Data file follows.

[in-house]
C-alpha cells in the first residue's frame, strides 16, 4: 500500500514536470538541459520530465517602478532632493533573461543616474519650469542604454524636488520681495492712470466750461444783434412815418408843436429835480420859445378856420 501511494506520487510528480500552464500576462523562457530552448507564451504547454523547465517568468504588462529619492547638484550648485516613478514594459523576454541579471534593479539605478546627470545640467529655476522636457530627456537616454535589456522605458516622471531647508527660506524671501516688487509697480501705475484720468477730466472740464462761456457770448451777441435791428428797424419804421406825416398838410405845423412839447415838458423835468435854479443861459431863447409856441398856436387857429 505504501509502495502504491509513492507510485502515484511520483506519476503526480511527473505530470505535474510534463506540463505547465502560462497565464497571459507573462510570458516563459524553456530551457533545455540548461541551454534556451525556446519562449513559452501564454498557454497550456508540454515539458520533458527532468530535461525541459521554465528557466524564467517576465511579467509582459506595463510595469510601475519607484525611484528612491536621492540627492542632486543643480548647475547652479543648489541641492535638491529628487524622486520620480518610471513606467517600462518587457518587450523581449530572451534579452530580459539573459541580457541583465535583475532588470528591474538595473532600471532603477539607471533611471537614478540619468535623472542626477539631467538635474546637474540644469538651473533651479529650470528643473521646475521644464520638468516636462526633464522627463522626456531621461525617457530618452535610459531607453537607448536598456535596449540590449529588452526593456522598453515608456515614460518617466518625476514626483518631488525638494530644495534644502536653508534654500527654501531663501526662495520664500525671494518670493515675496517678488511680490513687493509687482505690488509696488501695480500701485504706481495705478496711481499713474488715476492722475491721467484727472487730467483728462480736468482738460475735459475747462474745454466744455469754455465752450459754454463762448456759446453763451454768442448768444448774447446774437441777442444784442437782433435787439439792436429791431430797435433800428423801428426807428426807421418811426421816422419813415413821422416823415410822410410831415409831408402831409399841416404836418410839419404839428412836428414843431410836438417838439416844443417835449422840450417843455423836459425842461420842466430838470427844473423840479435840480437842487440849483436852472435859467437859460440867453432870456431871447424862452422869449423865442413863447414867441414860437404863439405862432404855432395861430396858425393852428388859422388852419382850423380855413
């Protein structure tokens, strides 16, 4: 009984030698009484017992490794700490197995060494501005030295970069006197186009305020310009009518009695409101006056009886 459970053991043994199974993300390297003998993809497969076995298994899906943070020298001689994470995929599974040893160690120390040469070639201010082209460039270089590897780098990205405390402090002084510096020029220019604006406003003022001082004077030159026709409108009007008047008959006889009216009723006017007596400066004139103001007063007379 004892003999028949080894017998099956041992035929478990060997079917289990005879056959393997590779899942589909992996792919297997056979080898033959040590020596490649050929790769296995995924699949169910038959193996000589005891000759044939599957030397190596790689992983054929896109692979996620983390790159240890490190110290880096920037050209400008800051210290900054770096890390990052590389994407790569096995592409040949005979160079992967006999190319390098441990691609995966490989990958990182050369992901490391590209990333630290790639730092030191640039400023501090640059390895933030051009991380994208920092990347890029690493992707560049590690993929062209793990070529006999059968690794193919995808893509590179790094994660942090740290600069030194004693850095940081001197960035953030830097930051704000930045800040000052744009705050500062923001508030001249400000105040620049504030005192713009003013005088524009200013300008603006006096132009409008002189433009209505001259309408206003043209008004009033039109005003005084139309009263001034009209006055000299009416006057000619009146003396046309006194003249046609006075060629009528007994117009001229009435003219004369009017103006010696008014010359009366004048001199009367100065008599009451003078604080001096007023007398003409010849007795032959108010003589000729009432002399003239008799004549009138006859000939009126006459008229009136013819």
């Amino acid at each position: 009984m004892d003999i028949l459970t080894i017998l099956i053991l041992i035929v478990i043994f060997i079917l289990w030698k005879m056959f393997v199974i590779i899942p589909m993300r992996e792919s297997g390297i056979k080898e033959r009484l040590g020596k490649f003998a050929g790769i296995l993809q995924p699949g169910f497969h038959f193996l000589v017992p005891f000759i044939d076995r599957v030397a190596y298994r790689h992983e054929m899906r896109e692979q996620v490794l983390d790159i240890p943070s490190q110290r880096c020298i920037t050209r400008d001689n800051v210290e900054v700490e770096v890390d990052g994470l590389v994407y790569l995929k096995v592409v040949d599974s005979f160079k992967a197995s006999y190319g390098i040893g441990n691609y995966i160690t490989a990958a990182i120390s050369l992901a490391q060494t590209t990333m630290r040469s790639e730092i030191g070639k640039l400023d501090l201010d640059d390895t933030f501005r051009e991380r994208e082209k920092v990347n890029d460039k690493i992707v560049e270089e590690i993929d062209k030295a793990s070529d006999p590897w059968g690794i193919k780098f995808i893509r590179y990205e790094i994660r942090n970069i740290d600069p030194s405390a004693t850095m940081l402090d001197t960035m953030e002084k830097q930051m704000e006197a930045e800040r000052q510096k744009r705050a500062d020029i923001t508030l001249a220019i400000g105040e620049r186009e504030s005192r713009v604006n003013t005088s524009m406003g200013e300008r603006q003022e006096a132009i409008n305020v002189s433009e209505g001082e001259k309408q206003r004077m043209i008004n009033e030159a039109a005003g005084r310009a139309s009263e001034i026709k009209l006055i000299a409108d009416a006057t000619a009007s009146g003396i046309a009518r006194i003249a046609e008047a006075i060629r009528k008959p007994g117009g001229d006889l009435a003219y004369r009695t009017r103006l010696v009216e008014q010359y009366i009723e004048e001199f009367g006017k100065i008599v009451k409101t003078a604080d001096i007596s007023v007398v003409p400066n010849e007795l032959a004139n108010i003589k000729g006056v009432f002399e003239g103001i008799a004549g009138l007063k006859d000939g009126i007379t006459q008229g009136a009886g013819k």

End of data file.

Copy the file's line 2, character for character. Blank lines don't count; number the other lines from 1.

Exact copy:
C-alpha cells in the first residue's frame, strides 16, 4: 500500500514536470538541459520530465517602478532632493533573461543616474519650469542604454524636488520681495492712470466750461444783434412815418408843436429835480420859445378856420 501511494506520487510528480500552464500576462523562457530552448507564451504547454523547465517568468504588462529619492547638484550648485516613478514594459523576454541579471534593479539605478546627470545640467529655476522636457530627456537616454535589456522605458516622471531647508527660506524671501516688487509697480501705475484720468477730466472740464462761456457770448451777441435791428428797424419804421406825416398838410405845423412839447415838458423835468435854479443861459431863447409856441398856436387857429 505504501509502495502504491509513492507510485502515484511520483506519476503526480511527473505530470505535474510534463506540463505547465502560462497565464497571459507573462510570458516563459524553456530551457533545455540548461541551454534556451525556446519562449513559452501564454498557454497550456508540454515539458520533458527532468530535461525541459521554465528557466524564467517576465511579467509582459506595463510595469510601475519607484525611484528612491536621492540627492542632486543643480548647475547652479543648489541641492535638491529628487524622486520620480518610471513606467517600462518587457518587450523581449530572451534579452530580459539573459541580457541583465535583475532588470528591474538595473532600471532603477539607471533611471537614478540619468535623472542626477539631467538635474546637474540644469538651473533651479529650470528643473521646475521644464520638468516636462526633464522627463522626456531621461525617457530618452535610459531607453537607448536598456535596449540590449529588452526593456522598453515608456515614460518617466518625476514626483518631488525638494530644495534644502536653508534654500527654501531663501526662495520664500525671494518670493515675496517678488511680490513687493509687482505690488509696488501695480500701485504706481495705478496711481499713474488715476492722475491721467484727472487730467483728462480736468482738460475735459475747462474745454466744455469754455465752450459754454463762448456759446453763451454768442448768444448774447446774437441777442444784442437782433435787439439792436429791431430797435433800428423801428426807428426807421418811426421816422419813415413821422416823415410822410410831415409831408402831409399841416404836418410839419404839428412836428414843431410836438417838439416844443417835449422840450417843455423836459425842461420842466430838470427844473423840479435840480437842487440849483436852472435859467437859460440867453432870456431871447424862452422869449423865442413863447414867441414860437404863439405862432404855432395861430396858425393852428388859422388852419382850423380855413